INDIANAPOLIS — Luke Fickell arrived at Wisconsin from Cincinnati the end of last year intent on taking the Badgers back to the glories of yesteryear, and then some, but he hasn’t forgotten whence he originally came, not by a long shot.
John Cooper, Jim Heacock, Jim Tressel, Urban Meyer: Those were coaches who helped shape his approach to the job during his couple decades at Ohio State, first as a player in the mid-1990s, to an assistant, even to his seven-month stint as interim head coach in 2011.
“Borrowed, stole, became a part of, they are all those things,” Fickell said of what he tried to take from those relationships. “Those situations, those opportunities all shaped me.
“I was very fortunate to be at one place for a very long time, but to really be with three Hall of Fame coaches — from Coach Cooper, who I played for, to Coach Tressel to Coach Meyer — three Hall of Fame coaches who have done it in many different ways.”
Three more diverse approaches to the job and art of being a coach would be tough to duplicate.
“That’s probably the main thing that I learned, that there are many different ways to do this, there are many different ways to win and grow a program,” Fickell said. “But it’s gotta be you.
“It’s gotta be authentic. It’s gotta be consistent and all those things.”
The key from his time at Ohio State was he had his ears and eyes always open.
“Taking things from each and everyone of those guys I was fortunate to spend some time with … that’s a lot of experience,” Fickell said. “But the eight or nine months where I had the opportunity to do things on my own (as the interim head coach) really showed me how important the true leadership behind all that we do is.
“And the failures that I had, especially in those eight or nine months, probably as much as all those other times with those other guys, really helped me be who I am.”
When Fickell was named head coach at Ohio State, due to the timing – Memorial Day, 2011 – and the way Tressel was ushered out, Fickell was afforded the opportunity to hire one assistant, and that was to replace himself.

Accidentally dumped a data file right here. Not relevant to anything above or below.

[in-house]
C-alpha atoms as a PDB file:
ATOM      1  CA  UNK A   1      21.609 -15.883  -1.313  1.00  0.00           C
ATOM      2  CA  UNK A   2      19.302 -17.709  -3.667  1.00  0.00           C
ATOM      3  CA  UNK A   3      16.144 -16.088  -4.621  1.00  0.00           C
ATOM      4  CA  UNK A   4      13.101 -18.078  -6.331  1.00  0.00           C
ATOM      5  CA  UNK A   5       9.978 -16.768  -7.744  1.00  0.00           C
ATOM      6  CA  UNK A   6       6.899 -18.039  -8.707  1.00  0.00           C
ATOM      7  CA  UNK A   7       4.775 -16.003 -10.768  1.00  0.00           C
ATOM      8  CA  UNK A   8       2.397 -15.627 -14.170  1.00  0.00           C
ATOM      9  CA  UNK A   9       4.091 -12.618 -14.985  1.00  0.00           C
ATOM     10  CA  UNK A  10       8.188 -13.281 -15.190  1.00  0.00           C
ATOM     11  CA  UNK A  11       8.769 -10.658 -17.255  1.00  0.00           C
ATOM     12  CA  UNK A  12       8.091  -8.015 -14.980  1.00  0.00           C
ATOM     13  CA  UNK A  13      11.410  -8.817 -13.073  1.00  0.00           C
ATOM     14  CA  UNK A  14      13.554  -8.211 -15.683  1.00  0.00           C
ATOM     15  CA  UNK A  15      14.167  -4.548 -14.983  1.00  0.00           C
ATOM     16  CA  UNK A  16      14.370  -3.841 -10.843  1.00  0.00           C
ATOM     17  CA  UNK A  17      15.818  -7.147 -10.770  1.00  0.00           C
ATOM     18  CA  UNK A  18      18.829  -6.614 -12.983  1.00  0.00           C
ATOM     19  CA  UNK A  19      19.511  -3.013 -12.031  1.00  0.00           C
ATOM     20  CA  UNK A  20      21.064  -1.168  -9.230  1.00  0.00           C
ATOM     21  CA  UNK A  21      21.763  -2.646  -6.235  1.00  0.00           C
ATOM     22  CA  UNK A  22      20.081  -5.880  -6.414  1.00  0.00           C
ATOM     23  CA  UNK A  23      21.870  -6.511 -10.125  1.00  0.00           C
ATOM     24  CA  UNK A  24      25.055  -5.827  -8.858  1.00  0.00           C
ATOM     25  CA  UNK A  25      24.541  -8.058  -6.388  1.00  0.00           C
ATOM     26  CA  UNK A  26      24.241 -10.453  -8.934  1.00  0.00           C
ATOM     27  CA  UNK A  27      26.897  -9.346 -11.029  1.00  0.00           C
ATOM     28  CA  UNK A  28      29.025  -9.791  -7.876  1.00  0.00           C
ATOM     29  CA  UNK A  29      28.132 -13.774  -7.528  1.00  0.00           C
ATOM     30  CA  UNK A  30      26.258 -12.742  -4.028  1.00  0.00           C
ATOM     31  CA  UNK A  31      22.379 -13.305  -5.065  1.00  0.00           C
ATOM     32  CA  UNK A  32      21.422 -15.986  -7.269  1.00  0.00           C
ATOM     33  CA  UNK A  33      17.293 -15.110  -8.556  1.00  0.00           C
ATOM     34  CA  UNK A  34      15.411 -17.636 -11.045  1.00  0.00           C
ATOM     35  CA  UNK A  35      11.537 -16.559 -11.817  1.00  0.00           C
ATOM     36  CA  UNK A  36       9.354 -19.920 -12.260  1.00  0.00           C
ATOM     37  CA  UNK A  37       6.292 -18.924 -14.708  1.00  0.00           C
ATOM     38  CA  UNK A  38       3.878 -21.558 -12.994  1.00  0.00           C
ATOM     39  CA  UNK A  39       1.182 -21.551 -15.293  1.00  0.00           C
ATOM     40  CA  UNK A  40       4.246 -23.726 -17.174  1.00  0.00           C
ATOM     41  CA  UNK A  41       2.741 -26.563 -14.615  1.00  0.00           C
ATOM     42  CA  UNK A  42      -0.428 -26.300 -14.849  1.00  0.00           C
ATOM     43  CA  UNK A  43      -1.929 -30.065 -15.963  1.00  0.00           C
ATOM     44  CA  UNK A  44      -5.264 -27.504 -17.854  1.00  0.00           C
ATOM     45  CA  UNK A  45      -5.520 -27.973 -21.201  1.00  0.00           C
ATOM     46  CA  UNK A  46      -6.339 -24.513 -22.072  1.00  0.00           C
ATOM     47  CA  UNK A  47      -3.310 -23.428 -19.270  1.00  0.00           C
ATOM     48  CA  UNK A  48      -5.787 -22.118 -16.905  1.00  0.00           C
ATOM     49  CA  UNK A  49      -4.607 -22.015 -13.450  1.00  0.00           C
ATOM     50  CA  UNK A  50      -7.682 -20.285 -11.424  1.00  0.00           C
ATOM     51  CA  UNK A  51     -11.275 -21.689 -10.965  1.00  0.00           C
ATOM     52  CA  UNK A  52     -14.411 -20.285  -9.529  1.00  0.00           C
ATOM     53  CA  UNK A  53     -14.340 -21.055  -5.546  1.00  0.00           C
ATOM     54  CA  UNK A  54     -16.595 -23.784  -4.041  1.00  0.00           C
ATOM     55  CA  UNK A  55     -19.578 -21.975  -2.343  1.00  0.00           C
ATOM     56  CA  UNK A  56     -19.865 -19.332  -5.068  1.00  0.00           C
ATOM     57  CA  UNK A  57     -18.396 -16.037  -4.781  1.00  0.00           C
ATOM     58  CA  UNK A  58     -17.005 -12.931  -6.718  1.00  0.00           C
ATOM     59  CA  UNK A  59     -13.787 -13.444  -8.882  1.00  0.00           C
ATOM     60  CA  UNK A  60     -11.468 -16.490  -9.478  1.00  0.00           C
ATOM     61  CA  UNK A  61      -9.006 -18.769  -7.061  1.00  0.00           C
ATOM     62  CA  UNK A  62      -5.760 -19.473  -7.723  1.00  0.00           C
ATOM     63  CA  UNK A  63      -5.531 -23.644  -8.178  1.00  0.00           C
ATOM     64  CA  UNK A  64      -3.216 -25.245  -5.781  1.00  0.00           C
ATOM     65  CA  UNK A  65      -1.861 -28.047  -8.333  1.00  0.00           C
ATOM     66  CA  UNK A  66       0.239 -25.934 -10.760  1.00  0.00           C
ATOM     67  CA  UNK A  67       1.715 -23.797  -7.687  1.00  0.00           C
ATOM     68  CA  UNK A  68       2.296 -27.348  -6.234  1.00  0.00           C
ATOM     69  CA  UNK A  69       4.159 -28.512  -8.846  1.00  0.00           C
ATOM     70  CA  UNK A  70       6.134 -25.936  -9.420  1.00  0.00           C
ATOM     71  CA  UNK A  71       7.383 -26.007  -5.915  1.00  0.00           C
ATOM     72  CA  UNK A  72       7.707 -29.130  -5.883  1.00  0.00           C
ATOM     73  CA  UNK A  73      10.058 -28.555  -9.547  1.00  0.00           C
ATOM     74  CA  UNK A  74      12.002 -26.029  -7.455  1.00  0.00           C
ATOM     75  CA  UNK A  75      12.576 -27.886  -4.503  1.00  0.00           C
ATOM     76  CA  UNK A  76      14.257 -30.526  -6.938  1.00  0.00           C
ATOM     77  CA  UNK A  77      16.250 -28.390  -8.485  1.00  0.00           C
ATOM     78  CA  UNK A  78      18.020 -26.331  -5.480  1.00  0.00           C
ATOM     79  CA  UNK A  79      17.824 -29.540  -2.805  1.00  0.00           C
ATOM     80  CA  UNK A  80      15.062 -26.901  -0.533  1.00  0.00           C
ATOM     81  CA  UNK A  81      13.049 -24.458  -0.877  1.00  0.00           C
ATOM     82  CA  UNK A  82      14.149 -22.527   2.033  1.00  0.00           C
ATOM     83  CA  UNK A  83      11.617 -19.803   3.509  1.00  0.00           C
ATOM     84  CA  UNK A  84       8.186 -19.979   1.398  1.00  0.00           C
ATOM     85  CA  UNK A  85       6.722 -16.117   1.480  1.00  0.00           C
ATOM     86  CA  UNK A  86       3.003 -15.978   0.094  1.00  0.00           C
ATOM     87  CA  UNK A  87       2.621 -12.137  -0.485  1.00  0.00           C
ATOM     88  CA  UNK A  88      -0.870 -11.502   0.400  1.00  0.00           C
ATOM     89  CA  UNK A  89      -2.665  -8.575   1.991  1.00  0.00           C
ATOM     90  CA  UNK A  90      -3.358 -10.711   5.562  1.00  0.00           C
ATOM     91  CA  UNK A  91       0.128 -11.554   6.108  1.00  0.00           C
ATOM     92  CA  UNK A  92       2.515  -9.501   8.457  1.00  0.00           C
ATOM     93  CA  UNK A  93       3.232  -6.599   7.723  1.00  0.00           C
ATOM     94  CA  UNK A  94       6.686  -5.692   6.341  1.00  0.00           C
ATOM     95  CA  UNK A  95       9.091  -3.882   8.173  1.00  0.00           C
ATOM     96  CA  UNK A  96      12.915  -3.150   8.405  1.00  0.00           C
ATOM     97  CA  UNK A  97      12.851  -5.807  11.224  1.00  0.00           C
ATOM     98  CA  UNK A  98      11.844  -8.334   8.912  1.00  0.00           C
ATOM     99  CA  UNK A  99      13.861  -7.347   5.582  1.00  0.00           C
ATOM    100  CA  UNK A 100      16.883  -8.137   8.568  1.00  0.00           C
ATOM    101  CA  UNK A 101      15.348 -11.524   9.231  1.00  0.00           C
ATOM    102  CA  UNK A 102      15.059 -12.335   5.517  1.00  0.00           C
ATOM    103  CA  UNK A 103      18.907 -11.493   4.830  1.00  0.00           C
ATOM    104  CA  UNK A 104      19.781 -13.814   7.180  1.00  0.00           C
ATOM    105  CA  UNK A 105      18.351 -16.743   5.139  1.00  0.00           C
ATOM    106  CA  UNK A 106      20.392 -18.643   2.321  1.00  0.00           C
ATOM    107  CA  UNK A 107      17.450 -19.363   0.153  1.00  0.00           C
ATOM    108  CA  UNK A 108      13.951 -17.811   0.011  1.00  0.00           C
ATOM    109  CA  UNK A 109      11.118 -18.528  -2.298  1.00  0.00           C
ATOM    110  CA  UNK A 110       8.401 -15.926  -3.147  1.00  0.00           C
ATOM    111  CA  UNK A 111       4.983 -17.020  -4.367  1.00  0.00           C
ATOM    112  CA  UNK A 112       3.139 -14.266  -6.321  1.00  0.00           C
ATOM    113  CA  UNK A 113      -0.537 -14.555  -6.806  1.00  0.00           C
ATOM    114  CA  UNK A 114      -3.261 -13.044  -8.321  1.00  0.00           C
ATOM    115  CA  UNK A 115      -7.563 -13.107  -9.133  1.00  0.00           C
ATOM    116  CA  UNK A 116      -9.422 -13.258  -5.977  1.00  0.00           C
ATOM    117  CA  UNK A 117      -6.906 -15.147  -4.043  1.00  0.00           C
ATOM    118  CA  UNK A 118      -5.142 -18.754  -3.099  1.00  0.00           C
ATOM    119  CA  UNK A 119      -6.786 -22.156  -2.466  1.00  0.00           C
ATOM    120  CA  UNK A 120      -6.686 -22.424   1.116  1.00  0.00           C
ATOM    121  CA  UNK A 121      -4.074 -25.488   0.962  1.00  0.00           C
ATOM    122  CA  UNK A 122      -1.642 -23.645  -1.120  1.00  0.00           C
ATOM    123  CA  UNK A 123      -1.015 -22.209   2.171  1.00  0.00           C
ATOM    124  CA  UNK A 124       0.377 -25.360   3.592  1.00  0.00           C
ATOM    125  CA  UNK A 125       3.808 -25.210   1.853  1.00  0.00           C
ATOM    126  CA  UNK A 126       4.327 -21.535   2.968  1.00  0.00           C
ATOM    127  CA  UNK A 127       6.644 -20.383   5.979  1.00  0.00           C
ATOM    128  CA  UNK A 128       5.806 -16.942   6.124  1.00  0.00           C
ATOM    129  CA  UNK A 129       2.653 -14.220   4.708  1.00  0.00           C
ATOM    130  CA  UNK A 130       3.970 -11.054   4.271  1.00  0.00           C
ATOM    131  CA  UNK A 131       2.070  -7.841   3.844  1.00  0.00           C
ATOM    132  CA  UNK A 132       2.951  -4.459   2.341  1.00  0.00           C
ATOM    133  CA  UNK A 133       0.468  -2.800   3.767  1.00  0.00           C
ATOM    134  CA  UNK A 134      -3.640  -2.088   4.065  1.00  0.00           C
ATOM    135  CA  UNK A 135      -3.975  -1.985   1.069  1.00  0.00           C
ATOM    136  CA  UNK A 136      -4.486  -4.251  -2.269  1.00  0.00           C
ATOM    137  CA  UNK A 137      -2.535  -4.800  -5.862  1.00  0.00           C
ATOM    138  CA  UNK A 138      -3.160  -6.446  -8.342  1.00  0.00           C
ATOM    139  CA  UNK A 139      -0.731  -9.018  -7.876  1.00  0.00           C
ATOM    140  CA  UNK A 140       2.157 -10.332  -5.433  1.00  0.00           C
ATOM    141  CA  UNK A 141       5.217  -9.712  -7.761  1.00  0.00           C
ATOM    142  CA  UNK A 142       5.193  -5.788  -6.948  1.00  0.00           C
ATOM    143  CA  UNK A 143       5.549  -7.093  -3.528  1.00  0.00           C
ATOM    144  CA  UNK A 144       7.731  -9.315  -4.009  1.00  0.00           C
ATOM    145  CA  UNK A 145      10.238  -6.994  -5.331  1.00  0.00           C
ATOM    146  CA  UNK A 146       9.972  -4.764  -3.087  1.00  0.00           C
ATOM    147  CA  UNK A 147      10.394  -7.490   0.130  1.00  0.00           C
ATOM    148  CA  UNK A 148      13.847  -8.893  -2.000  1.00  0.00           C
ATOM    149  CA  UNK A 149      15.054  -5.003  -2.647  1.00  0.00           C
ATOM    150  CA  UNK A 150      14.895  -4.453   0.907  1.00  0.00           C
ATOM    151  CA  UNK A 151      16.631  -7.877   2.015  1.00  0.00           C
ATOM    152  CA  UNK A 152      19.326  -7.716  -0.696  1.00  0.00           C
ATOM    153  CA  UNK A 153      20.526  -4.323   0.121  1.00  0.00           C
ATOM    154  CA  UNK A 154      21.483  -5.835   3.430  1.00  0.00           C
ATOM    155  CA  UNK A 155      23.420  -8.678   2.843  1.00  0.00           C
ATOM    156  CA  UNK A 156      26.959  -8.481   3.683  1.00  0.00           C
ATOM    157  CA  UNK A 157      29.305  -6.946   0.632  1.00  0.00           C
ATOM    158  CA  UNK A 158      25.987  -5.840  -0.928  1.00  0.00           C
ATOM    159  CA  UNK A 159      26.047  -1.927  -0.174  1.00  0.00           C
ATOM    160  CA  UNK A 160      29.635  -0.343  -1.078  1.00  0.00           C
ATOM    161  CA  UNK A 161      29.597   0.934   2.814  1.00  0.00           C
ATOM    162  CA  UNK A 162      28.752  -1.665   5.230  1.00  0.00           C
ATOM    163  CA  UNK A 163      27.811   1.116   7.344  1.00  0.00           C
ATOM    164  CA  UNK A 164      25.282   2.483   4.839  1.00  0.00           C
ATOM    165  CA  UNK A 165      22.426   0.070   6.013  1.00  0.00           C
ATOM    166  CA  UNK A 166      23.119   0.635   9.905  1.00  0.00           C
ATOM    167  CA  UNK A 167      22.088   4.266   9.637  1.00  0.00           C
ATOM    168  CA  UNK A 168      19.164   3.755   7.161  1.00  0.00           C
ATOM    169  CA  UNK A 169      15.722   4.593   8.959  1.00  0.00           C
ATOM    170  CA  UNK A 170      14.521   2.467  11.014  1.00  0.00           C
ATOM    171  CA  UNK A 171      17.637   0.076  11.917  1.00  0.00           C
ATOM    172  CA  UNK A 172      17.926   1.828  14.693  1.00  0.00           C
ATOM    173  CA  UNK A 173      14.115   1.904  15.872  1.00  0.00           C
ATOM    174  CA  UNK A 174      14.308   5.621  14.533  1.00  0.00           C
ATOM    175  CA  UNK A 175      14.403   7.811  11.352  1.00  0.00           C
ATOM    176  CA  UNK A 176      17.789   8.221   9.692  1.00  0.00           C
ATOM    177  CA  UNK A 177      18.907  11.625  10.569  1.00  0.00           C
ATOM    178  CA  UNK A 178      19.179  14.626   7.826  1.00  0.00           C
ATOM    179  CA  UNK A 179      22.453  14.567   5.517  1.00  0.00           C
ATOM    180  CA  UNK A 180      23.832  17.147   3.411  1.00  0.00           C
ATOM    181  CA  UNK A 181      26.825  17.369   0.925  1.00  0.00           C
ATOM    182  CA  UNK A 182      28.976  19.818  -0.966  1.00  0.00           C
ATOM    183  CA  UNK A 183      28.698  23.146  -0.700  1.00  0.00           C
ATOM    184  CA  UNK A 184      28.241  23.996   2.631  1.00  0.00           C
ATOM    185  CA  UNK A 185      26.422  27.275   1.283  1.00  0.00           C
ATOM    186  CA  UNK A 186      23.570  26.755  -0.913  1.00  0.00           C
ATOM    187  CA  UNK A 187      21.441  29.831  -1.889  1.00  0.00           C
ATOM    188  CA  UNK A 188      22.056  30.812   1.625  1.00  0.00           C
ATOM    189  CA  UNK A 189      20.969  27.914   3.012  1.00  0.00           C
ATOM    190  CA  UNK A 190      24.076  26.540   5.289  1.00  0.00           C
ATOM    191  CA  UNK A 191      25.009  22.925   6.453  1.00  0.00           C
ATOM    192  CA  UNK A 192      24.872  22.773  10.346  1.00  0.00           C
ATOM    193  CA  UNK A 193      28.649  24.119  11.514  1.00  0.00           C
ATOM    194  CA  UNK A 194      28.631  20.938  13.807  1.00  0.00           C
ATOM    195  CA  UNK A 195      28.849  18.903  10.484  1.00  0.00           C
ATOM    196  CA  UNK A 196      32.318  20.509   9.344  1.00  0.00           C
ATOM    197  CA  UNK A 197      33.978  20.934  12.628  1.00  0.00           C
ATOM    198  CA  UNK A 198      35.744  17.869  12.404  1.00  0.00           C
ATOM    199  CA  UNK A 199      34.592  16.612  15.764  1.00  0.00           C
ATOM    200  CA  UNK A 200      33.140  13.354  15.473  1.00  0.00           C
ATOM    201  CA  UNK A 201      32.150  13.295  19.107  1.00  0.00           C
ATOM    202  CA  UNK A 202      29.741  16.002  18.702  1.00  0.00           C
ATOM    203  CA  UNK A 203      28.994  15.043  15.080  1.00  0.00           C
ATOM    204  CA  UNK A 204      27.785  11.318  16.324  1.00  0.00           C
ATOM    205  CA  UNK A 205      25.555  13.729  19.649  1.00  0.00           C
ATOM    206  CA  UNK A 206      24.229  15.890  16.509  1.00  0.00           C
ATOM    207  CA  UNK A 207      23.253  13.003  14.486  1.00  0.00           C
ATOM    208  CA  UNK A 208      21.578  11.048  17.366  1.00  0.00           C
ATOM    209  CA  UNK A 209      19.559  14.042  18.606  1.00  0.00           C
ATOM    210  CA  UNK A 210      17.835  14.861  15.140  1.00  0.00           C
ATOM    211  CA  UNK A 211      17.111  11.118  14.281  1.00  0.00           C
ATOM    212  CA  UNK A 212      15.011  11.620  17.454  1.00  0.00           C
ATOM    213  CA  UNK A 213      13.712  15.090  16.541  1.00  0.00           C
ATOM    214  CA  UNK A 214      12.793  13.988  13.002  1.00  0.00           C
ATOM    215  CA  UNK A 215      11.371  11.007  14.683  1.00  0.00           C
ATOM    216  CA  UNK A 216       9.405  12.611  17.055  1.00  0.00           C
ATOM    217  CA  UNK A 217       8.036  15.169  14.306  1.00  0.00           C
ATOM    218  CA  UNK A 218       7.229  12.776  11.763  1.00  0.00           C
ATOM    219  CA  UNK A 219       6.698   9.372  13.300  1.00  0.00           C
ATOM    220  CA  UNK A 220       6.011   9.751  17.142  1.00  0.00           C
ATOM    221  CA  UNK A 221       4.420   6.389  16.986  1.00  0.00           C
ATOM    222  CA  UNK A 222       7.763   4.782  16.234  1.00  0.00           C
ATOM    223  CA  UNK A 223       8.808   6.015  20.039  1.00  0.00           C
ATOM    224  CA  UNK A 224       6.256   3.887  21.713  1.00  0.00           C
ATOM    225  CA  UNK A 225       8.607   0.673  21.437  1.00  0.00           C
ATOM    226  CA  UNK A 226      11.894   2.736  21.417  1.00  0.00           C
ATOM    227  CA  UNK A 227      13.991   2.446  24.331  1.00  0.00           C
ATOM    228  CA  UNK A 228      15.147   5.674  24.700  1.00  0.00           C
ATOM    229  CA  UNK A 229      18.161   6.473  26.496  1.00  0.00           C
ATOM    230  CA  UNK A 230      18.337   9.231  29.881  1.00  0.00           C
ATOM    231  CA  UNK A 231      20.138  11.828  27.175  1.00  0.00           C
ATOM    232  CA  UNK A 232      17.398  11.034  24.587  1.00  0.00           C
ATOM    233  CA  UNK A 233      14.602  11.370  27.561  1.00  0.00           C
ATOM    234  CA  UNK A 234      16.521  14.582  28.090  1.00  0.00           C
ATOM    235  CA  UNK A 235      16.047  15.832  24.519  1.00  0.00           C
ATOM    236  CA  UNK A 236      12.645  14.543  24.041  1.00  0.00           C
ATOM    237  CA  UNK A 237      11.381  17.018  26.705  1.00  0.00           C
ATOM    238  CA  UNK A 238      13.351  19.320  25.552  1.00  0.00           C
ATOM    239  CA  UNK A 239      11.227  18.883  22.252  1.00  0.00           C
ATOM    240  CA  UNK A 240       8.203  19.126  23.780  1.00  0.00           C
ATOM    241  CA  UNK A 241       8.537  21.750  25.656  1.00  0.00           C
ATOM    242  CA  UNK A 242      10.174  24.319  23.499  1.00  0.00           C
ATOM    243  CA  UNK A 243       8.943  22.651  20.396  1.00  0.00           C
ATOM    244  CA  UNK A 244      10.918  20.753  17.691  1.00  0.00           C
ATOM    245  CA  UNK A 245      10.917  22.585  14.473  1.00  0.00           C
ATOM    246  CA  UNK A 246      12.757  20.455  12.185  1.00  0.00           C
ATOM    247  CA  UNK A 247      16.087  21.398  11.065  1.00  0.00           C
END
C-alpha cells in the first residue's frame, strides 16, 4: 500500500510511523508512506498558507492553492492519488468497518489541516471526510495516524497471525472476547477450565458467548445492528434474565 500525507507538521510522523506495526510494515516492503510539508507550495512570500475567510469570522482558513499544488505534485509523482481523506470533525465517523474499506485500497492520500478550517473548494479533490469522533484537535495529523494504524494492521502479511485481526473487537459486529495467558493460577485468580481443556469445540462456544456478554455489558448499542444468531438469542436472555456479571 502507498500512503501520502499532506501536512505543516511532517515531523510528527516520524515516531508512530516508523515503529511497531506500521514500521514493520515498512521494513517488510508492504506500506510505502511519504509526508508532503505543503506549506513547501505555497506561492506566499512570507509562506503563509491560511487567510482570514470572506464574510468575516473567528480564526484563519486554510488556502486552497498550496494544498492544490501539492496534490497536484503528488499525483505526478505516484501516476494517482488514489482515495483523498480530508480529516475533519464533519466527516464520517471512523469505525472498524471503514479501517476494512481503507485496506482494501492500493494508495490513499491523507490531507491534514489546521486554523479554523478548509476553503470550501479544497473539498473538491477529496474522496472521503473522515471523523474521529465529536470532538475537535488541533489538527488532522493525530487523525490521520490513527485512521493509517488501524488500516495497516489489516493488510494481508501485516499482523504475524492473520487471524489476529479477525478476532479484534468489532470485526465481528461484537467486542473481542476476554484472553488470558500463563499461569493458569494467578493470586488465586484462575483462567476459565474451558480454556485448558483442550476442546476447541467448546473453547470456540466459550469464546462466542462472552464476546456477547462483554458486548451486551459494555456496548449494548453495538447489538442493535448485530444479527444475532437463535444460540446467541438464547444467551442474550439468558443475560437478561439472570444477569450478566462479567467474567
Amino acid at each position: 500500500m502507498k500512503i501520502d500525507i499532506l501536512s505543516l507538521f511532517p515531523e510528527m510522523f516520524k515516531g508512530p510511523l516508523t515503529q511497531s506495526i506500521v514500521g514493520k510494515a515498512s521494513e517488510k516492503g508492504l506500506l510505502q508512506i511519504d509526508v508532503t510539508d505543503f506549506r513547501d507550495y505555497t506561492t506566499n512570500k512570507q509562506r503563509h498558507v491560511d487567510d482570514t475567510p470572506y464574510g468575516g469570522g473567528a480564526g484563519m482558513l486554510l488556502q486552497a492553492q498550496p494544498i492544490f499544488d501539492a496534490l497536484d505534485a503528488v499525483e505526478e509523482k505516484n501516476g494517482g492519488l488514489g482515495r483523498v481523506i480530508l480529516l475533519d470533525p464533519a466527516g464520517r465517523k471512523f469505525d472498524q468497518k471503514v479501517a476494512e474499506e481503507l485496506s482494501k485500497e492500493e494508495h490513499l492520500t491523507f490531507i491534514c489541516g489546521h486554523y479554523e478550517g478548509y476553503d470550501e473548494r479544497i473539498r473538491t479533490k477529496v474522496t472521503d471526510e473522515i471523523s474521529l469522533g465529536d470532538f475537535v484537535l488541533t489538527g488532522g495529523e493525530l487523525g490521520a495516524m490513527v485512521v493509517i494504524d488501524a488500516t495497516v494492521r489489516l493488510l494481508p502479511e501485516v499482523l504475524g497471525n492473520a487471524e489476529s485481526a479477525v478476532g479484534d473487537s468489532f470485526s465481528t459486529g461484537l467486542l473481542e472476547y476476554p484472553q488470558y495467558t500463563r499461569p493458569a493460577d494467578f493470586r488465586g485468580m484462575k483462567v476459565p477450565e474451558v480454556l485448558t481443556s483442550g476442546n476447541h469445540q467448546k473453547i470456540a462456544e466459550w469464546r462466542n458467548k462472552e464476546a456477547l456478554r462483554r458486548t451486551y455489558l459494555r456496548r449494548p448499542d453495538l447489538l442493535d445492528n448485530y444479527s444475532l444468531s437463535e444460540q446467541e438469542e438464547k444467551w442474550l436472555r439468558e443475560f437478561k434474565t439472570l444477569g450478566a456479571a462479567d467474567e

“I made a mistake, didn’t I?” Fickell said, laughing.
What he did was make future coaching history because he hired he hired his great friend and former Ohio State teammate Mike Vrabel. Vrabel went on to be retained by Meyer, just as Fickell was, then Vrabel moved on to the NFL Houston Texans in January 2014, and since 2018 has been head coach of the Tennessee Titans, being named the NFL coach of the year for the 2021 season.
Wooo, that was a breathtaking paragraph, but it shows how fast life can move for a coach. For two coaches, really. But did Fickell see what was coming for Vrabel?
“I never would doubt that guy,” Fickell said. “Whatever he’s going to do he’s going to do it 120 mph with 100% of everything.”
Vrabel wanted to help his good friend at that moment.
“He did. He wanted a reason to retire, too,” Fickell said, referring to Vrabel’s illustrious NFL career with New England and finally with Kansas City. “But he always knew he was going to be a coach, and he always knew that there was going to have to be some segue into doing what he was gonna do. He was never gonna [just] walk away.
“So it was a win in everybody’s book. And it was something for me that, I know it wasn’t a great time (the Buckeyes went 6-7 that season, including the loss to Florida in the Gator Bowl, the only losing record in the last 34 seasons), and some people can evaluate whether it was successful or not … but some of the successes I did have [that season] and the ability to continue to stay upright have a lot to do with the people I was around, and he was a big part of that.
“I’ve always been indebted to him for that, that experience he did for me and our alma mater, but it’s amazing how it’s grown.”
When Fickell became a head coach for the second time, he hit the ground running at Cincinnati, built a consistent big-time winner, and that effort helped vault the Bearcats into the new-look Big 12 starting next year.
“There’s a lot of things that we did that we are really proud of,” Fickell said. “And not just the winning, but the development of a culture, the development of guys who have the opportunity not just to play at the next level but go on and do something different with their life.
“That’s what’s so special and that’s what’s so hard to leave, to be quite honest with you.”
“I always say you’ve got to leave a place better than when you got it. That’s the whole key when you try to evaluate someone’s leadership: How was it when they got it?
“So, to me, I’m not sure if it’s quite what it was two years ago when we had nine guys drafted, but I think that time, and the things that we did, and the relationships we built is what I love about the game.”
He’s at Wisconsin now, and there’s no doubt he’s Luke Fickell, a man with a plan, not a clone of someone else. He’s taking the Badgers into the world of the spread offense without forgetting that power football has its place, too. He will do so with confidence, certainly in his approach.
“It’s the ability to be consistent,” Fickell said. “The ability to believe in what you’re doing, and be authentic in everything that you do.”